This is a guest post by Roshawn Watson of Watson Inc. If you like what you see here, be sure to download his free e-book “Your Foundation to Wealth” by signing up to receive free updates from his site via e-mail (no spam). You might also be interested in subscribing to his RSS feed or connecting with him on Twitter.
Some people are consumed with the idea of winning the lottery. While it is certainly easy to understand why this is so appealing, most of us know that we’d have a better chance of getting hit by lightning. Twice. Don’t believe me? Try this “Incredibly Depressing Mega Millions Lottery Simulator.”
But some people do defy the odds and actual win. What happens to them>? Their lives are certainly changed, but does their fairy tale have a happy ending?
It just evaporated…
Most of us have heard the stories of how lottery winners often wind up with nothing, regardless of how much they won. While it is certainly counterintuitive that one’s financial position would not be improved by receiving a tens of thousands of dollars (or more), it nevertheless still happens. A recent study has investigated this popular, but largely anecdotal, belief. The findings are quite fascinating.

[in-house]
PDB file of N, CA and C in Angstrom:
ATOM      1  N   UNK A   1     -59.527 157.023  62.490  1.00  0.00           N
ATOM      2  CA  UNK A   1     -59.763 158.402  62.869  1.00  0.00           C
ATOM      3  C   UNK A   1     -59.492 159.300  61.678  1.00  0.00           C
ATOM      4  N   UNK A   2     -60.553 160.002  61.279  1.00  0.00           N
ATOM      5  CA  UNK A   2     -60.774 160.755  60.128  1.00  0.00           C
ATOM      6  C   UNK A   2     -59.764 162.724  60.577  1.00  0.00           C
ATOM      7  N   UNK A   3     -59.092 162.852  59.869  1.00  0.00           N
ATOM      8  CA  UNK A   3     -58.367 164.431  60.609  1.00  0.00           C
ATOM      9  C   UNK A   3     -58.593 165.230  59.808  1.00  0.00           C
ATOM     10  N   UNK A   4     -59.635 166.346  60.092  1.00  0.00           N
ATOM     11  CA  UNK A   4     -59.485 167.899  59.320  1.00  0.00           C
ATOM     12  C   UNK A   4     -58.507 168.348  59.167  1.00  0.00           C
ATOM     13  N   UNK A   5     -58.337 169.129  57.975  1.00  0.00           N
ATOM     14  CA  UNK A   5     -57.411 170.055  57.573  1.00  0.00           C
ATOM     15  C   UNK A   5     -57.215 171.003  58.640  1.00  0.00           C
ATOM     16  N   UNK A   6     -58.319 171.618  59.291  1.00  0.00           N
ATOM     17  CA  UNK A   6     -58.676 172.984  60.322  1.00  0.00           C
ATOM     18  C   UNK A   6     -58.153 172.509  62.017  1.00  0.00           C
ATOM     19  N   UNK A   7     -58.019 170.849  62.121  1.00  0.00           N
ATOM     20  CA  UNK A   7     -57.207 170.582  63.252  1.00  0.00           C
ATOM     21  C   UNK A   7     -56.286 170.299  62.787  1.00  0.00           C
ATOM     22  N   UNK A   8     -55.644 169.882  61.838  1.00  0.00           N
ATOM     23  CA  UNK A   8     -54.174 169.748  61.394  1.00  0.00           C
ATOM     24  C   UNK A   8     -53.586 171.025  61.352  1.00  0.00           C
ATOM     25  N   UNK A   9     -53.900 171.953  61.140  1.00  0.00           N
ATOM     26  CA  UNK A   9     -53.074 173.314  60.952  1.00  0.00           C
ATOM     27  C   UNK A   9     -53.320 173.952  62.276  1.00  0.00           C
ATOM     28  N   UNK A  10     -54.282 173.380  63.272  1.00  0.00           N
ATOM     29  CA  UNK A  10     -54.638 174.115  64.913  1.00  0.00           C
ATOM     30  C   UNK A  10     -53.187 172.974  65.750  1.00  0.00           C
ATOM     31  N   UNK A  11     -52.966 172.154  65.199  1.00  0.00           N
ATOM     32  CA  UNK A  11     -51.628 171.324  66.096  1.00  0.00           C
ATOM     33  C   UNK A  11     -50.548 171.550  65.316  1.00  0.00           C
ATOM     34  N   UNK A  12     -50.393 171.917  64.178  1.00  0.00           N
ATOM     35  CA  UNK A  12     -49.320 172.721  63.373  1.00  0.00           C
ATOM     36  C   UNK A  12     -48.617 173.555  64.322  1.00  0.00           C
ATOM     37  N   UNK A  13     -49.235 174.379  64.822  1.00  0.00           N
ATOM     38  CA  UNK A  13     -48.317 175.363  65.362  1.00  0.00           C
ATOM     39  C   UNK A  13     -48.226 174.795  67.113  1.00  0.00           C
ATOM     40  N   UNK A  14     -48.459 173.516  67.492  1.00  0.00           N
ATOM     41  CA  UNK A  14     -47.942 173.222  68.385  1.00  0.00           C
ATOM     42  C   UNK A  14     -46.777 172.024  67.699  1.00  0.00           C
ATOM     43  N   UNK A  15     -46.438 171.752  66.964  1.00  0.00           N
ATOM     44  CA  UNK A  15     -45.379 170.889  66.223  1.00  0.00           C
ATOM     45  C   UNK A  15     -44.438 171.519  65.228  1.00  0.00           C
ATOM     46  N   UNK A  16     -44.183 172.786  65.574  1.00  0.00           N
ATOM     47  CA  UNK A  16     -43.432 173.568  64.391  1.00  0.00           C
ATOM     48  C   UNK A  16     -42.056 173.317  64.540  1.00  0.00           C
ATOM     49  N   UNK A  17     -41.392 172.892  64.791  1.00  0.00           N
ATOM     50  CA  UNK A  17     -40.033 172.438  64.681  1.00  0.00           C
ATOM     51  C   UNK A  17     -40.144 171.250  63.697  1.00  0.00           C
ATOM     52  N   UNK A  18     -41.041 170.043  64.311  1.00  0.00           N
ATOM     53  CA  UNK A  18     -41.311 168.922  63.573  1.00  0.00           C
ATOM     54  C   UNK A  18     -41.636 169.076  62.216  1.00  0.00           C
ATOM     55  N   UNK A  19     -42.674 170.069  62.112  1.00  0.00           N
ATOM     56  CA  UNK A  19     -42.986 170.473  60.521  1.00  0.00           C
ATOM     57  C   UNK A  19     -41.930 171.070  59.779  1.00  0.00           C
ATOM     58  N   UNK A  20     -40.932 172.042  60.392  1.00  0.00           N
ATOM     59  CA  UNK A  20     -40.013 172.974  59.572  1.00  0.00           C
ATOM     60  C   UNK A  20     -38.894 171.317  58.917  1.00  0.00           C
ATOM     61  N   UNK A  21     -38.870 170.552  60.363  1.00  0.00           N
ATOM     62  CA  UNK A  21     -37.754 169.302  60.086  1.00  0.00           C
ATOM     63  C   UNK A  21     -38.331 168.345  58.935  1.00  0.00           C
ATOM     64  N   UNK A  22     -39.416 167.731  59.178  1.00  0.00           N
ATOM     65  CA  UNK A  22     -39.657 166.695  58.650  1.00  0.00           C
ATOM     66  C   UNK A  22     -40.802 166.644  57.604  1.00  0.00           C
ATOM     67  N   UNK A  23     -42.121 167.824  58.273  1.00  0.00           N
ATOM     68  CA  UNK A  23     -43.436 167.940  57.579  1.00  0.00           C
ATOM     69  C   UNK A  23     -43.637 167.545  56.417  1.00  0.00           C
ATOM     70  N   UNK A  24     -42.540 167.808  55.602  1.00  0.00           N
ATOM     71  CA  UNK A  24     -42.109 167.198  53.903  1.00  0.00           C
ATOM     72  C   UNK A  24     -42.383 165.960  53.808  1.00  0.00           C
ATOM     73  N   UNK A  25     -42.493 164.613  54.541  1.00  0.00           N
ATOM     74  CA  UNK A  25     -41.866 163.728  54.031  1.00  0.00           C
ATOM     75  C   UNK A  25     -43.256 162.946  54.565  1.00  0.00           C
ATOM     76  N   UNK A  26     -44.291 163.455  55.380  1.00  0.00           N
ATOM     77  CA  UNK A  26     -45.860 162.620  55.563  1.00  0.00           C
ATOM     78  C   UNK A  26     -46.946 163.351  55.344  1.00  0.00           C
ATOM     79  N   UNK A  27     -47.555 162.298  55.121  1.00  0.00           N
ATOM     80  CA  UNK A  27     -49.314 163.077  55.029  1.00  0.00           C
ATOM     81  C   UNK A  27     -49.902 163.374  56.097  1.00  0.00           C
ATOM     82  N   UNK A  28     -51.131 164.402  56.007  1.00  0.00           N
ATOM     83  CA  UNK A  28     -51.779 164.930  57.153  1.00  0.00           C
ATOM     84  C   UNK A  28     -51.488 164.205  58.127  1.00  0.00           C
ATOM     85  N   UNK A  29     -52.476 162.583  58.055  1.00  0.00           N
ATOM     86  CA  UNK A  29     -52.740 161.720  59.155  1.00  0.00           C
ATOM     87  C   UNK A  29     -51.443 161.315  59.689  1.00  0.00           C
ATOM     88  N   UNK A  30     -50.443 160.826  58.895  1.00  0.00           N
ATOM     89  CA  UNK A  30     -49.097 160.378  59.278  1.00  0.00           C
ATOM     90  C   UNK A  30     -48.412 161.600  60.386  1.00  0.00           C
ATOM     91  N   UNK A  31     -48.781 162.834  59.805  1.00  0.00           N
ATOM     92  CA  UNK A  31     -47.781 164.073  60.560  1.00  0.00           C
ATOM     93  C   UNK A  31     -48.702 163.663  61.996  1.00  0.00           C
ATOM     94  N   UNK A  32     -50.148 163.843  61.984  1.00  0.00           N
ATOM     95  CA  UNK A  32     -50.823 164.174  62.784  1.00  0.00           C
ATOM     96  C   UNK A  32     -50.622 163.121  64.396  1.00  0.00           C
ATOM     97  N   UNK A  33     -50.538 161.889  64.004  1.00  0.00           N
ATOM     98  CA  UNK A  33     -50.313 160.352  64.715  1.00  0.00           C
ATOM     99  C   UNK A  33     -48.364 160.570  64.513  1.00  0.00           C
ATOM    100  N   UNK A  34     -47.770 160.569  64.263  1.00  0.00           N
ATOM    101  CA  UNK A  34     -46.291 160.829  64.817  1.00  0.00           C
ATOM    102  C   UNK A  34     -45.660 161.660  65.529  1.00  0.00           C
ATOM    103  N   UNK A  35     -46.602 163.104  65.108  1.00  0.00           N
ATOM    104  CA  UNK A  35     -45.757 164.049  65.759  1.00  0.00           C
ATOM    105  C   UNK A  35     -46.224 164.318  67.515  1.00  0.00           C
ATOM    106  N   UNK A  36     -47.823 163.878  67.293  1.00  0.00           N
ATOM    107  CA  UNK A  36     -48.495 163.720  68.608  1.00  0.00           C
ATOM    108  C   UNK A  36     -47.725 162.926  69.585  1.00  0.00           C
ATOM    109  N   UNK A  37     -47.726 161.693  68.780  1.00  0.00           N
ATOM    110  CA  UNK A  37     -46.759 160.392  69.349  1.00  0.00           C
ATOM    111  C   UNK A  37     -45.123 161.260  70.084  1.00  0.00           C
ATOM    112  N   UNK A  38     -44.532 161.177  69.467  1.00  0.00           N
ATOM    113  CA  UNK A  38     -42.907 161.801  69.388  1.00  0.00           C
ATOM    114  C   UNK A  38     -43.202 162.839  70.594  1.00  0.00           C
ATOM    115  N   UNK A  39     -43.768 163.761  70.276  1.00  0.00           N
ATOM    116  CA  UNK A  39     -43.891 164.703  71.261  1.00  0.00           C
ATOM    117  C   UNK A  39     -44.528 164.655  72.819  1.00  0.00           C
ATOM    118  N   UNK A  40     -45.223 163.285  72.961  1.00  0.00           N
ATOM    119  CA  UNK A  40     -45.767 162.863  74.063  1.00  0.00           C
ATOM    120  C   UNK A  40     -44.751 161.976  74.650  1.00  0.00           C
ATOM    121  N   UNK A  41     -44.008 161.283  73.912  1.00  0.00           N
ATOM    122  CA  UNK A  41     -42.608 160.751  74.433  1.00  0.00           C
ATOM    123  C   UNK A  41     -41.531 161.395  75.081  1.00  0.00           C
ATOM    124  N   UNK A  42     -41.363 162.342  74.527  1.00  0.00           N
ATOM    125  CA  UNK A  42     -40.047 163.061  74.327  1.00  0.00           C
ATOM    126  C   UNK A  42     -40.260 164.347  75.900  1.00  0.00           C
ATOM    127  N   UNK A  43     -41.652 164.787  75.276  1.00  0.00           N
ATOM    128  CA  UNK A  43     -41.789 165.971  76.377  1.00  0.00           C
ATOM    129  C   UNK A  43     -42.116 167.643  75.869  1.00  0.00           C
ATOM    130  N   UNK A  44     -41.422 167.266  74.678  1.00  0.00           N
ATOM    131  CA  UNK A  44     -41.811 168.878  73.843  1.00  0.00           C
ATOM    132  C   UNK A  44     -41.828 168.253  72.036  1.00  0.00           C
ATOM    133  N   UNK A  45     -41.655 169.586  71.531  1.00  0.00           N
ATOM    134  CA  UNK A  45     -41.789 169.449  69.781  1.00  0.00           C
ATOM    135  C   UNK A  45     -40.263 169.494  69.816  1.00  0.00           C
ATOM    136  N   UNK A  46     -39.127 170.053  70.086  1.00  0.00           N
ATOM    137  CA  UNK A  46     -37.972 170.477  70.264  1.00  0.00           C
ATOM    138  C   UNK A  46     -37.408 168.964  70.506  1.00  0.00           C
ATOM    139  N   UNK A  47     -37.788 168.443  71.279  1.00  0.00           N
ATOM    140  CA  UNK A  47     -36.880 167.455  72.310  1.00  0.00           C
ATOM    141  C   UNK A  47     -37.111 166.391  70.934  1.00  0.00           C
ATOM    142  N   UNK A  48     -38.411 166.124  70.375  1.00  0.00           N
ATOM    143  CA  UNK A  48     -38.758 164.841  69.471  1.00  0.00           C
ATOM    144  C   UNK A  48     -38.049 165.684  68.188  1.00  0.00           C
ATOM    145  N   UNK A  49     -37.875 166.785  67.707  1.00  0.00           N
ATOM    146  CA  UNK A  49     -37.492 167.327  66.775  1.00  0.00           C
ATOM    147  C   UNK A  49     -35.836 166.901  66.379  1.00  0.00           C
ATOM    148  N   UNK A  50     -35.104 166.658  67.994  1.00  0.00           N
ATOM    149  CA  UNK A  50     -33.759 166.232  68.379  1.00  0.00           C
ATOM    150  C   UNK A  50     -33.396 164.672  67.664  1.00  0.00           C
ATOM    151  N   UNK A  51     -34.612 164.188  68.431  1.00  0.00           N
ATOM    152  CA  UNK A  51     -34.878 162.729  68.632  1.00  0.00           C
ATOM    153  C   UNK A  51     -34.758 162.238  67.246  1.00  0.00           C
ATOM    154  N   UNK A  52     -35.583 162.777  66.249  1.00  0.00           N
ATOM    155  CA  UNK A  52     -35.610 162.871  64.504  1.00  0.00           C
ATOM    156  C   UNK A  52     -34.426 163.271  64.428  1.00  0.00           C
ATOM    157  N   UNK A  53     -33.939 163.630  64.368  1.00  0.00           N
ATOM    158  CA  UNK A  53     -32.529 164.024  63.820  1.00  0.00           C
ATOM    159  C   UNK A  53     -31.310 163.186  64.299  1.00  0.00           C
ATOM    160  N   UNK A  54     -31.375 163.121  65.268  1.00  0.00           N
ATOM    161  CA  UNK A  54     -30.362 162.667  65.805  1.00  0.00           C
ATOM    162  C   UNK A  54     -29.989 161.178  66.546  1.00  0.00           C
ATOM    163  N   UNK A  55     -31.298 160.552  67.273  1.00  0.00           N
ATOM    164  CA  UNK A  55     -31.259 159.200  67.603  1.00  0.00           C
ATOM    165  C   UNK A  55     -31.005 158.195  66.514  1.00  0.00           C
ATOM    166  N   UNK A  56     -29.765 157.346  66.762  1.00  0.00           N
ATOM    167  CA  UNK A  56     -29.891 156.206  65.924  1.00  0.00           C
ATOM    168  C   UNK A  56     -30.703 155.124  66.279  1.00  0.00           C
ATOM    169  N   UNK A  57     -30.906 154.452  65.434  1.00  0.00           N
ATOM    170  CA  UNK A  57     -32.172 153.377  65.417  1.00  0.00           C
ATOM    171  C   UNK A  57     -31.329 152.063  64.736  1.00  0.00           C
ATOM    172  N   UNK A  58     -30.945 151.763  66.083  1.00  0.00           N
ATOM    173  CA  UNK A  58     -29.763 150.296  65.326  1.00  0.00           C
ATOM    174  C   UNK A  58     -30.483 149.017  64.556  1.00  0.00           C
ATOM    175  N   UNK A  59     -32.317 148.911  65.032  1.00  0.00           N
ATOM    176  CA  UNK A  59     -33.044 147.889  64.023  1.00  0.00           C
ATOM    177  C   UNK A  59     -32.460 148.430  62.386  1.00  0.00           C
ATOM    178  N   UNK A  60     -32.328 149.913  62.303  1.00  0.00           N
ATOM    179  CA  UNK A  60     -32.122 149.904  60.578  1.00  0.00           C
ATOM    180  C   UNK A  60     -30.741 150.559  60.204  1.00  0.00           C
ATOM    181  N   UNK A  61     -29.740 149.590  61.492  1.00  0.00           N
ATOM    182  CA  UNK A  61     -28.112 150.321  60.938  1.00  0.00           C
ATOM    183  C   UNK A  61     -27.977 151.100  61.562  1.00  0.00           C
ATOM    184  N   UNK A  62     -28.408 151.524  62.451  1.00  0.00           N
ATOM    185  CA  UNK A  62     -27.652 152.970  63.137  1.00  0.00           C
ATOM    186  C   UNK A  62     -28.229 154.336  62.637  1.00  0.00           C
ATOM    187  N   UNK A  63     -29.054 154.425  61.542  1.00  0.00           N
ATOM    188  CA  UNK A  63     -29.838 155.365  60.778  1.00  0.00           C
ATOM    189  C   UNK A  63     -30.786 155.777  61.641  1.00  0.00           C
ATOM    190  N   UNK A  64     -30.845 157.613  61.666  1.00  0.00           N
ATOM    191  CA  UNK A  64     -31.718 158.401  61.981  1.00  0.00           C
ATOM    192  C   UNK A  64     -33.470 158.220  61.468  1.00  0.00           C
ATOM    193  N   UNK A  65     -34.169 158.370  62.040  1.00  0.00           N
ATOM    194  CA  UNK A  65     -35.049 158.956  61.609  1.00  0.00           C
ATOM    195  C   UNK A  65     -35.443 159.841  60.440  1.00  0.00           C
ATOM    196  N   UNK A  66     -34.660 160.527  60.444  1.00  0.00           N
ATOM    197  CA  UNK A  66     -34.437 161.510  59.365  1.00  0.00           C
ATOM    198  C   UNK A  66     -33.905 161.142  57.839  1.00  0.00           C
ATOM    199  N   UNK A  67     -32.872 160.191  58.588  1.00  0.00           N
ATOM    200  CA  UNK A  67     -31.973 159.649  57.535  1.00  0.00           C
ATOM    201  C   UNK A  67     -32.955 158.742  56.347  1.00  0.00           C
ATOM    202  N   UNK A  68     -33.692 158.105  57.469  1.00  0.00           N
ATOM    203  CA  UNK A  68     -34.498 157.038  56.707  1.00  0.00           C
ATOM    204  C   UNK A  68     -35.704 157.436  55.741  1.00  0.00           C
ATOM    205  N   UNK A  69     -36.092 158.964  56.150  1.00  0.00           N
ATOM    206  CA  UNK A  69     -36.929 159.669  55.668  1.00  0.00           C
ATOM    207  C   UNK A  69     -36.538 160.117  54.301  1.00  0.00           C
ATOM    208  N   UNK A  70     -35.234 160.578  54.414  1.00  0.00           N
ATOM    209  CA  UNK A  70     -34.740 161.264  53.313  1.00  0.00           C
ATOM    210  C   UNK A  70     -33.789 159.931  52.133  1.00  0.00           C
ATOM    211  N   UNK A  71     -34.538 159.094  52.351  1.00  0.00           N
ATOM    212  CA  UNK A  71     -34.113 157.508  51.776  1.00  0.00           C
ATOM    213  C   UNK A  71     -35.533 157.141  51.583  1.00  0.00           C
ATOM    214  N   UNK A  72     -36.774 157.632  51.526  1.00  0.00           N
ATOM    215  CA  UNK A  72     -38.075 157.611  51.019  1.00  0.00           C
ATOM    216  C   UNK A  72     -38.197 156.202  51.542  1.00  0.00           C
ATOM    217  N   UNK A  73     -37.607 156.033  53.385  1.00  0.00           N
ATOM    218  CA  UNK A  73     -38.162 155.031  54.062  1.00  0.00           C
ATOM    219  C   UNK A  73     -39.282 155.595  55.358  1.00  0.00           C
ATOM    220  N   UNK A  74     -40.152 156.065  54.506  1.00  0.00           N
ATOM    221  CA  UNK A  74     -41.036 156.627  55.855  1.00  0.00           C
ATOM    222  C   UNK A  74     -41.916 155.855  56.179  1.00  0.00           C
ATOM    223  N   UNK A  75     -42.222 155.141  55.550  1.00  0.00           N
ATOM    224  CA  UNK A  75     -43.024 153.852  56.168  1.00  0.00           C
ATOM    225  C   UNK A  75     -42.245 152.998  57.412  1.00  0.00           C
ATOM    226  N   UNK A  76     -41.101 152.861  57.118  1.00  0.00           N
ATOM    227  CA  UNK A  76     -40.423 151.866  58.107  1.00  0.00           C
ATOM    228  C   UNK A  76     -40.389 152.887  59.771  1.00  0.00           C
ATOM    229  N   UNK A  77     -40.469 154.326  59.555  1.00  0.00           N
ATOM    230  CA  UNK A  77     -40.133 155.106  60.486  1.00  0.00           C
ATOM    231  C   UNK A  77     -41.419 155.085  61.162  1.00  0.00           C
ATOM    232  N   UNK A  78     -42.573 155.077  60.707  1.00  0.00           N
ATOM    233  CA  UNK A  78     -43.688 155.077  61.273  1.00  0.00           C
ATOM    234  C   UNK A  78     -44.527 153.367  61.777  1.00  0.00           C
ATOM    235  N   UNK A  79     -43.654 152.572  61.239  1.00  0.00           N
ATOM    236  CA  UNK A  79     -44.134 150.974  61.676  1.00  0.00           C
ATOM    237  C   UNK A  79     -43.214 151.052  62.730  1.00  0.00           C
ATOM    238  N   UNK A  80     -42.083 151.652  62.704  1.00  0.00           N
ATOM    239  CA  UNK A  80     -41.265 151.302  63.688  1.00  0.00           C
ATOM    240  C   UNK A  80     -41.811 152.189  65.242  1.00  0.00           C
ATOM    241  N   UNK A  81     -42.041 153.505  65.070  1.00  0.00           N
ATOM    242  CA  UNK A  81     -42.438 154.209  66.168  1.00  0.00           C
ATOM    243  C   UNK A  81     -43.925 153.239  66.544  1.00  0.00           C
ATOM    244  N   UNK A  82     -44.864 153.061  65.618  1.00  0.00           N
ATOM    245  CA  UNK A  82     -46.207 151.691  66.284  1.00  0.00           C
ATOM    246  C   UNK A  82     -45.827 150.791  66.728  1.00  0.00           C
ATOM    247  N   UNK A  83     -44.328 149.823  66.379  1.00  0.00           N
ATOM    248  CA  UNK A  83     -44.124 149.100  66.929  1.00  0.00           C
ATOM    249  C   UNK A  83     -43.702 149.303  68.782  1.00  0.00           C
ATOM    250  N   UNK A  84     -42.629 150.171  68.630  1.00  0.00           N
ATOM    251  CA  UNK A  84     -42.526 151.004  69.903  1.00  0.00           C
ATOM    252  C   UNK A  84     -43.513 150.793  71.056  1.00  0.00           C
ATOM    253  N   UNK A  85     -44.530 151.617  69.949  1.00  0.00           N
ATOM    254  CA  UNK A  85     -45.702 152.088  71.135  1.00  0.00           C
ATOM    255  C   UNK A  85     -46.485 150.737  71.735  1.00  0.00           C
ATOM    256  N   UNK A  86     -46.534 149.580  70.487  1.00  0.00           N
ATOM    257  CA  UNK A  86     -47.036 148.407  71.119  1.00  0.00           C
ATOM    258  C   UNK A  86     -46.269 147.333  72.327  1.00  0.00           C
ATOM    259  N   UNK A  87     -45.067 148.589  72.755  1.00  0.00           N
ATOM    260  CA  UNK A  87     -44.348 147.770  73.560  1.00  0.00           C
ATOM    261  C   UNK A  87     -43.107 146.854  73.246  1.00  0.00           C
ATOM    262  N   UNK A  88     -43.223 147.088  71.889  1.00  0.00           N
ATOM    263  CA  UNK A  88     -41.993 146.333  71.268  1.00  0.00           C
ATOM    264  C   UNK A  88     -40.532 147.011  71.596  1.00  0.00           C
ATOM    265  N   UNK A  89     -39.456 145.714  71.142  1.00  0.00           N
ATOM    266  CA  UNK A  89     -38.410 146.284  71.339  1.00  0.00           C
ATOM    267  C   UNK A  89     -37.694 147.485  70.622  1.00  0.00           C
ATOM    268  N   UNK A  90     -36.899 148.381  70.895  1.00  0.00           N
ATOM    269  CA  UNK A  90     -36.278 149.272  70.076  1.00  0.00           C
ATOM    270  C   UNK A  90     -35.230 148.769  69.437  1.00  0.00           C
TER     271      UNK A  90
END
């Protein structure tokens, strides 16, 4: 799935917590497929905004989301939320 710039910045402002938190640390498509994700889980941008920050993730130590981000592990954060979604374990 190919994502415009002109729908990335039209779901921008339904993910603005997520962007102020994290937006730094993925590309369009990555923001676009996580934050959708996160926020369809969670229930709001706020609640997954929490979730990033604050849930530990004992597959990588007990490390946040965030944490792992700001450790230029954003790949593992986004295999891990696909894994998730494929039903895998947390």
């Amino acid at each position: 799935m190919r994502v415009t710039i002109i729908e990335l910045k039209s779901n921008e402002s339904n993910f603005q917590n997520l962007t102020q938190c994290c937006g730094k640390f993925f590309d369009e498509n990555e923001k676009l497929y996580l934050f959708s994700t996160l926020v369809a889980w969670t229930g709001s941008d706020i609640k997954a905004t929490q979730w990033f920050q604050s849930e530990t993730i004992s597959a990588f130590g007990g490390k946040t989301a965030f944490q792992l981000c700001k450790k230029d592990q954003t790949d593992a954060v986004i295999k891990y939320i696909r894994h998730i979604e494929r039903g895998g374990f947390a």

This study included 35, 000 people who won between $600 and $150, 000 in Florida’s Fantasy 5 lottery game between April 1993 and November 2002. Winners who received $50, 000 to $150, 000 were compared to those who won less than $10, 000. The study found that the size of the jackpot had no effect on the likelihood of declaring bankruptcy regardless.
People who won $150, 000 were just as likely to go bankrupt in the next five years as those who won less than $10, 000. Instead of changing the overall incidence of bankruptcy, the larger winnings merely delayed the filings. In other words, while the smaller winners were more likely to file for bankruptcy during the first two years after winning, this trend completely reversed during years three to five.
It is equally interesting that the size of the winnings did not meaningfully impact the net assets of the winners at the time of their bankruptcy filings. For example, people who won between $25, 000 to $150, 000 only had $8, 000 net assets more than those who won less than $1, 500. This means that, even with a median jackpot size of $65, 000, the big lottery winners had virtually nothing to show for it.
The money didn’t alter their financial destiny. Instead, it just evaporated.
Identifying the root cause
Data like these are particularly troubling because they highlight the difficulties of merely throwing money at a problem. Presumably, winning a sizable jackpot should have given many of the large lottery winners a fresh start. Instead of capitalizing on this very rare opportunity, however, many squandered it.
Here are some possible causes:
- The found money phenomenon – Some attribute this to the “found money phenomenon.” In other words, people don’t place as high of a value on inherited or found money as they would if they had to earn it themselves. This is a form of mental accounting, a theory often based on subjective and irrational criteria that determine how we save and spend our money.